The Red Bank Regional Board of Education recently honored its commended scholars. Ryan McVeety, Meg Loftus and Caroline Garth (all of Little Silver) and Aisling Hawley of Brick were all named National Merit Commended Scholars. Additionally, Christopher Wong of Interlaken was named a National Achievement Scholar. These awards are based on the students’ performance on the 2011 Preliminary Sat/National Merit Scholarship Qualifying test. The National Merit Scholars represent the top 5 percent of more than 1.5 million students who entered the 2011-2012 competition. The National Achievement Scholar represents the top 3% of more than 160,000 black Americans who applied for consideration in the 2013 National Achievement Program.
Ryan McVeety has been an outstanding student in RBR’s Academy of Information
Technology. He won first place finishes in three statewide technology competitions--The Future Business Leaders of America Game Programming, The TSA Technology Bowl, and the Cyberfoundation Quiz. This year, he was part of the RBR second place national winning team in the NYU-Poly CyberForensic competition and also took first place in the national quiz bowl which tested general technology knowledge. Since he also won a finalist position in the NYU Cyber Forensic Competition during his junior year, Ryan has a very generous scholarship awaiting him if he chooses to attend that excellent higher learning institution, something he is seriously considering doing. He intends to pursue a career path in the information technology field. Ryan has also been honored by the Project Lead the Way and the Little Silver Town Council. The latter for his volunteer work in redesigning the Little Silver Library website. He also participates in the RBR computer science club and gained membership in the Latin and National Technical Honor Societies. Ryan was also selected and attended the Governor’s School of Engineering & Technology, at Rutgers University.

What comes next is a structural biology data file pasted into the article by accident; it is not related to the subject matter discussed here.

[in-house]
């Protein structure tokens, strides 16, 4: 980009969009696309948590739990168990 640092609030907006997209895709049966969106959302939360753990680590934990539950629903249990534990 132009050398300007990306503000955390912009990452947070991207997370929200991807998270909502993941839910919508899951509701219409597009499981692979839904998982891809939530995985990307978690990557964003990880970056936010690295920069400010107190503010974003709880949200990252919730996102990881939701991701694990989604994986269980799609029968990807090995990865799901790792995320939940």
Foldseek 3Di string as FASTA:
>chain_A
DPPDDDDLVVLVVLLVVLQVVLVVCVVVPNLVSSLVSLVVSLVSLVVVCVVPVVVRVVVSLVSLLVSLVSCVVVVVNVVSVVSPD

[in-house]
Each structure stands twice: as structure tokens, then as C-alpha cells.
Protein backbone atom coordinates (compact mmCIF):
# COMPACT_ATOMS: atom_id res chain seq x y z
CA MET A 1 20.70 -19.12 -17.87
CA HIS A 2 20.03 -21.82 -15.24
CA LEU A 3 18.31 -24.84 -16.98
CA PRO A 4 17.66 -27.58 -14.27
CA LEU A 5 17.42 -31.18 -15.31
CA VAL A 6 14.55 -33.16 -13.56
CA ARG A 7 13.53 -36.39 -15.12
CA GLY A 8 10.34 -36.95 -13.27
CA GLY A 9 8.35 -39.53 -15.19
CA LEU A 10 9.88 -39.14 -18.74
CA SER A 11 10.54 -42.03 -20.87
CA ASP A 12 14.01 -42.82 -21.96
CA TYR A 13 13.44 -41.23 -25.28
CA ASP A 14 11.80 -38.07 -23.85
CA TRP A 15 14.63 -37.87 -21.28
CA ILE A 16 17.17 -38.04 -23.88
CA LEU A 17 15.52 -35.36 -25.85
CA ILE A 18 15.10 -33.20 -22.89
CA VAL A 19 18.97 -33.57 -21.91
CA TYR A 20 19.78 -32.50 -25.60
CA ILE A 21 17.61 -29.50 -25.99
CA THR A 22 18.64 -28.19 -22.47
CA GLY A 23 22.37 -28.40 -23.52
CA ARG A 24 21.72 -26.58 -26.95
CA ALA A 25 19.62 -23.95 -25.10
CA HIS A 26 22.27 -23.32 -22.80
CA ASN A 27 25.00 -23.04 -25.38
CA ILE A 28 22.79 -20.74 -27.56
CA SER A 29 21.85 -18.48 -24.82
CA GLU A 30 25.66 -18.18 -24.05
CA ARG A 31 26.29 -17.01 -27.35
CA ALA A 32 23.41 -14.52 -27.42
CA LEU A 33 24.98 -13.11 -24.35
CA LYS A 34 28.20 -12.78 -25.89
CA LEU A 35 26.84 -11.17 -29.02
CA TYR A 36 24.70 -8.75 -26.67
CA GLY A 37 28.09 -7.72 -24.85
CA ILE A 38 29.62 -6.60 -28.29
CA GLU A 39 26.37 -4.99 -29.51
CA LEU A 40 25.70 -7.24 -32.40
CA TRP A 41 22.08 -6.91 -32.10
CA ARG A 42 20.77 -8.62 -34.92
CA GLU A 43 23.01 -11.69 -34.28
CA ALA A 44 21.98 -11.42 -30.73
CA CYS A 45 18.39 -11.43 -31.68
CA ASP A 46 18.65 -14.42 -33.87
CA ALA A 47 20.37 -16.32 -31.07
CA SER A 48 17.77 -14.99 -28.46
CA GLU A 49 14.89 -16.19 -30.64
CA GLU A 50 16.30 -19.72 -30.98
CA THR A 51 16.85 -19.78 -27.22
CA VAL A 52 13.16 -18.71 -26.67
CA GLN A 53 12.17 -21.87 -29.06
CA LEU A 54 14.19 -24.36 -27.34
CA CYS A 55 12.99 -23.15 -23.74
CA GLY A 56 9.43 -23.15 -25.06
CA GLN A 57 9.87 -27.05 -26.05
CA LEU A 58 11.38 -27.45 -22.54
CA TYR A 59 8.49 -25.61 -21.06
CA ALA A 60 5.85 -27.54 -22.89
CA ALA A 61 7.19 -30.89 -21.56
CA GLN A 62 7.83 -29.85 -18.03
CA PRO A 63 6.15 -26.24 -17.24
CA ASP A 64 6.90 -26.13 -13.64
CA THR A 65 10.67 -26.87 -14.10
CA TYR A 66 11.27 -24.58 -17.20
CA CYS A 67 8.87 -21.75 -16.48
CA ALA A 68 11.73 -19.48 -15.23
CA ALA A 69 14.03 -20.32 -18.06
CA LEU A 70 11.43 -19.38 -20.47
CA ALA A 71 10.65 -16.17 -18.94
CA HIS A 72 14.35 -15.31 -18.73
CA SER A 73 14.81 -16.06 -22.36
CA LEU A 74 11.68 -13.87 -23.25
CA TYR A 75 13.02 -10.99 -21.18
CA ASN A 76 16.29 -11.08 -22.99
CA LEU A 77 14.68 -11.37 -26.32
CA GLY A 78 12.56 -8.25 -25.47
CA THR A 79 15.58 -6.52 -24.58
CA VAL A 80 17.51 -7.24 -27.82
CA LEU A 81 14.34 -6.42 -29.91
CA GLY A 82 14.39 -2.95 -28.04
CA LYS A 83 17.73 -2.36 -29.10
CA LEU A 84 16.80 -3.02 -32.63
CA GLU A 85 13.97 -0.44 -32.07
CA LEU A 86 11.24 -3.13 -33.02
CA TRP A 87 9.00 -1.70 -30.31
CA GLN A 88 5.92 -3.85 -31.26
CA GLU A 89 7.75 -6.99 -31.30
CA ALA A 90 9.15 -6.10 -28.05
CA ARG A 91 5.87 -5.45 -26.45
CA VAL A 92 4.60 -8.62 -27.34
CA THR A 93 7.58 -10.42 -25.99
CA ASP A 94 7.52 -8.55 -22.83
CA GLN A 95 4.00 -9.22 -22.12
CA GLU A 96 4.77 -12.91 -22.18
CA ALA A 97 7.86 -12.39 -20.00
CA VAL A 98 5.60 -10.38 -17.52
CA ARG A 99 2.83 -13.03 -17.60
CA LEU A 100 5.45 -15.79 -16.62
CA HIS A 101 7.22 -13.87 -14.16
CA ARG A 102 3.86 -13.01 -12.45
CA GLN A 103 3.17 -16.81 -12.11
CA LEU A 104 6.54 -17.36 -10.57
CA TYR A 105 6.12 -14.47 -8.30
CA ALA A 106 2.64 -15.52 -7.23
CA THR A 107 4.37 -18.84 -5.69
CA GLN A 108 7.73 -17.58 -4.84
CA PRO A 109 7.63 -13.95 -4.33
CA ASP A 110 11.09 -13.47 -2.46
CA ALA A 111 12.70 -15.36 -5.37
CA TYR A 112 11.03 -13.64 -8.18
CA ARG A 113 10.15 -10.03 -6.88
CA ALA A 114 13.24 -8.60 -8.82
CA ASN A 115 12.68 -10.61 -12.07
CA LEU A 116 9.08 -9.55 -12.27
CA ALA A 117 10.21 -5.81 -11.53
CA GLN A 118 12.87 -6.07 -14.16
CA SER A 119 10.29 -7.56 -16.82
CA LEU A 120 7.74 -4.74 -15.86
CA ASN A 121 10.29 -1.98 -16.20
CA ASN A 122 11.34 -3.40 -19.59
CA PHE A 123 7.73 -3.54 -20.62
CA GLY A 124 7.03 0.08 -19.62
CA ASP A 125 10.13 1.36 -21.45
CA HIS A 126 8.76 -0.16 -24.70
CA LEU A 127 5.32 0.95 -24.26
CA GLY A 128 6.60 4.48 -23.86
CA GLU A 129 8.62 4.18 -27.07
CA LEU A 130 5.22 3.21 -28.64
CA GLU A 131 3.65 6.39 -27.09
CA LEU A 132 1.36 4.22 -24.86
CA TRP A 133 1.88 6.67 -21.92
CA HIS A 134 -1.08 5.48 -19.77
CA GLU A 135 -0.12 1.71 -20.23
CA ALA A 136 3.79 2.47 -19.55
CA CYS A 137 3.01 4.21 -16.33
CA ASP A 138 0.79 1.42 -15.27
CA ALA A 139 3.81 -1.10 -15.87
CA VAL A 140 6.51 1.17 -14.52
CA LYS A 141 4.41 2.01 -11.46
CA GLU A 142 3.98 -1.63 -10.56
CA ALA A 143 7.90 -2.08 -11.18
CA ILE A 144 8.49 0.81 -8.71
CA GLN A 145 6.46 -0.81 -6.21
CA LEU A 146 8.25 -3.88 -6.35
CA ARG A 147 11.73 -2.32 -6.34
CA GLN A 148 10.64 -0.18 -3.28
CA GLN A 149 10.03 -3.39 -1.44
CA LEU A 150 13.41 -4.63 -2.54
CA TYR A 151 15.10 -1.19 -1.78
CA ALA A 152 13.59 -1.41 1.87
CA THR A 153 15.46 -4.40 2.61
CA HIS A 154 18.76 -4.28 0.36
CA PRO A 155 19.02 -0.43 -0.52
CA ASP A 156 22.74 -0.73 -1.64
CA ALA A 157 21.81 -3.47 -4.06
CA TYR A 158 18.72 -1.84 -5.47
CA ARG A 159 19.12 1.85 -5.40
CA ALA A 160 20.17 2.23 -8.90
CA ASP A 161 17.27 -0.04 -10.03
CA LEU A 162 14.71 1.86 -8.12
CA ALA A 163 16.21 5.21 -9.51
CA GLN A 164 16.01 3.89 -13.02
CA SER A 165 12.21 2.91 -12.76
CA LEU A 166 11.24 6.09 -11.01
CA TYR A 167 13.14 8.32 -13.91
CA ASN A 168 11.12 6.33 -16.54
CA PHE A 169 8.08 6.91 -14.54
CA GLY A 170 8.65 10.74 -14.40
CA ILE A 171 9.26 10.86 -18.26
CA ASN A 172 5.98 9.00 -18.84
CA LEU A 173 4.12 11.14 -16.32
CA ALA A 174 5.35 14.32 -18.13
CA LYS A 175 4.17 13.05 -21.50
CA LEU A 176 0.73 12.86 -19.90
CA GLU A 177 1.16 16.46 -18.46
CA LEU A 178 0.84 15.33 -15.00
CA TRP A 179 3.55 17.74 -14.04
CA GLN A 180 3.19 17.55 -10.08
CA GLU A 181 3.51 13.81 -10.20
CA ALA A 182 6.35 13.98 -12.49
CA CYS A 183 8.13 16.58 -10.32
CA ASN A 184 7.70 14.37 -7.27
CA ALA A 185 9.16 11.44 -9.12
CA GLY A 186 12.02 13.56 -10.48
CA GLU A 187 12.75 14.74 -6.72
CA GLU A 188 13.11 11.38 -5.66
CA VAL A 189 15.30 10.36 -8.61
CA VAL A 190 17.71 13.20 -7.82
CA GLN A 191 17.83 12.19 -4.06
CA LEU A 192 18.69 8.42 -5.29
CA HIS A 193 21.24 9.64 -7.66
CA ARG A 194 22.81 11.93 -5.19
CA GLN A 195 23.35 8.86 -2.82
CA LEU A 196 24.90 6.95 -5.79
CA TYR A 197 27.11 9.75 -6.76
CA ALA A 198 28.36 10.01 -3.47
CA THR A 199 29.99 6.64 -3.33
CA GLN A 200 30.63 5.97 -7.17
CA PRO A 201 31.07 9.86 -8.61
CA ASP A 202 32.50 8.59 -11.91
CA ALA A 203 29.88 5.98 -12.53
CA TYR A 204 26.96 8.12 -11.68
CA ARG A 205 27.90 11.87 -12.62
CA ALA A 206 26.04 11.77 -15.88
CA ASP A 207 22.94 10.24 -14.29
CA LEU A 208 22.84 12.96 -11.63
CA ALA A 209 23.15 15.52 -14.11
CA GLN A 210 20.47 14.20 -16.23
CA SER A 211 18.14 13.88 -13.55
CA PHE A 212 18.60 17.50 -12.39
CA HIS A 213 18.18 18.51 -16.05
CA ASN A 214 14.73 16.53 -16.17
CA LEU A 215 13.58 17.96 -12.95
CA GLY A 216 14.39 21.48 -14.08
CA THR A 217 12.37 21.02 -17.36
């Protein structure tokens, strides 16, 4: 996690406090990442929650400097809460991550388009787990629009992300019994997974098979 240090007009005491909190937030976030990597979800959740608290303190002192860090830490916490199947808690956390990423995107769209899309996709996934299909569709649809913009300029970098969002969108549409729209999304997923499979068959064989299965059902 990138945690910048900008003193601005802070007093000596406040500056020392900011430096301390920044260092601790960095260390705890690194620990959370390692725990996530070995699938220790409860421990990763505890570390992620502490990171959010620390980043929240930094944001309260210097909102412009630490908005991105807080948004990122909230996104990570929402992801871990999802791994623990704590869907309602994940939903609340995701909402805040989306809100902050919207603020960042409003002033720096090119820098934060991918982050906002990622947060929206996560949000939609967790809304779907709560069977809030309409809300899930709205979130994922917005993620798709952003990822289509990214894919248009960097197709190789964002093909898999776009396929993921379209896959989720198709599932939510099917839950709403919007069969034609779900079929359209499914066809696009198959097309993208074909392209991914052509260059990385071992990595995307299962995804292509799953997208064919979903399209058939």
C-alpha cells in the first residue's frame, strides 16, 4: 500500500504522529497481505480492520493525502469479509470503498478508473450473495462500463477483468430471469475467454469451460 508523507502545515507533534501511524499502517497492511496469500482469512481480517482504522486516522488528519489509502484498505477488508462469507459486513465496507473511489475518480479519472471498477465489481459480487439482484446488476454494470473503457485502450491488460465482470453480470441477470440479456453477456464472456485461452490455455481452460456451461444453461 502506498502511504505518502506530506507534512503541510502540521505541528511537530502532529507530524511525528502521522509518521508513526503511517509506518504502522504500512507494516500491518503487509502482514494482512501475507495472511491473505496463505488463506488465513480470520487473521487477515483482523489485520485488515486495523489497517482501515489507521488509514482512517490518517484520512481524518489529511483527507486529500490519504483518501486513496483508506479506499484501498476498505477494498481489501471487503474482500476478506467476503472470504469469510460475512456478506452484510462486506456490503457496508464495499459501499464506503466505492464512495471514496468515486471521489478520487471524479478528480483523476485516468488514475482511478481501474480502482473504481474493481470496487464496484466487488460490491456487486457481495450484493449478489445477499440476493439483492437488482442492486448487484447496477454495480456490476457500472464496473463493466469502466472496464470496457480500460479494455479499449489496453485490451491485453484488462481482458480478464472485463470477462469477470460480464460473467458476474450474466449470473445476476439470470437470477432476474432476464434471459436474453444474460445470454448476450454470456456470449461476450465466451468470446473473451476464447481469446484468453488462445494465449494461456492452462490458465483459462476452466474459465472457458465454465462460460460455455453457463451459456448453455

Meg Loftus has been a star in RBR’s Academy of Visual & Performing Arts, winning major roles in RBR theatrical performances throughout high school including this year’s lead as Ariel in The Little Mermaid, Jr. She has pursued her love of the arts outside school appearing in two community theatre productions of The Secret Garden and The Wizard of Oz. As a member of the Concordia Youth Opera Chorale, she has performed at such esteemed venues as Carnegie Hall and Avery Fisher Hall in Manhattan and has toured with the group through Europe. She has a been a stellar student achieving high honor roll every semester of her school career and belongs to the National, French, Spanish and English High Societies, serving as secretary to the latter. She has also been involved in student government serving as the Class of 2013 secretary to the Student Council for four
years. She has enjoyed working with RBR’s Glamour Gals bringing beauty and companionship to senior citizens and has volunteered for Relay for Life. She played on RBR’s field hockey team from 2009 to 2011 winning two varsity letters. Probably one of her most transformative activities took place this past summer when she traveled to Laos for six weeks volunteering as an English teacher for middle school-age students. This has inspired her interest in a possible international career working for NGOs.
Caroline Garth, a student in RBR’s Academy of International & Cultural Studies,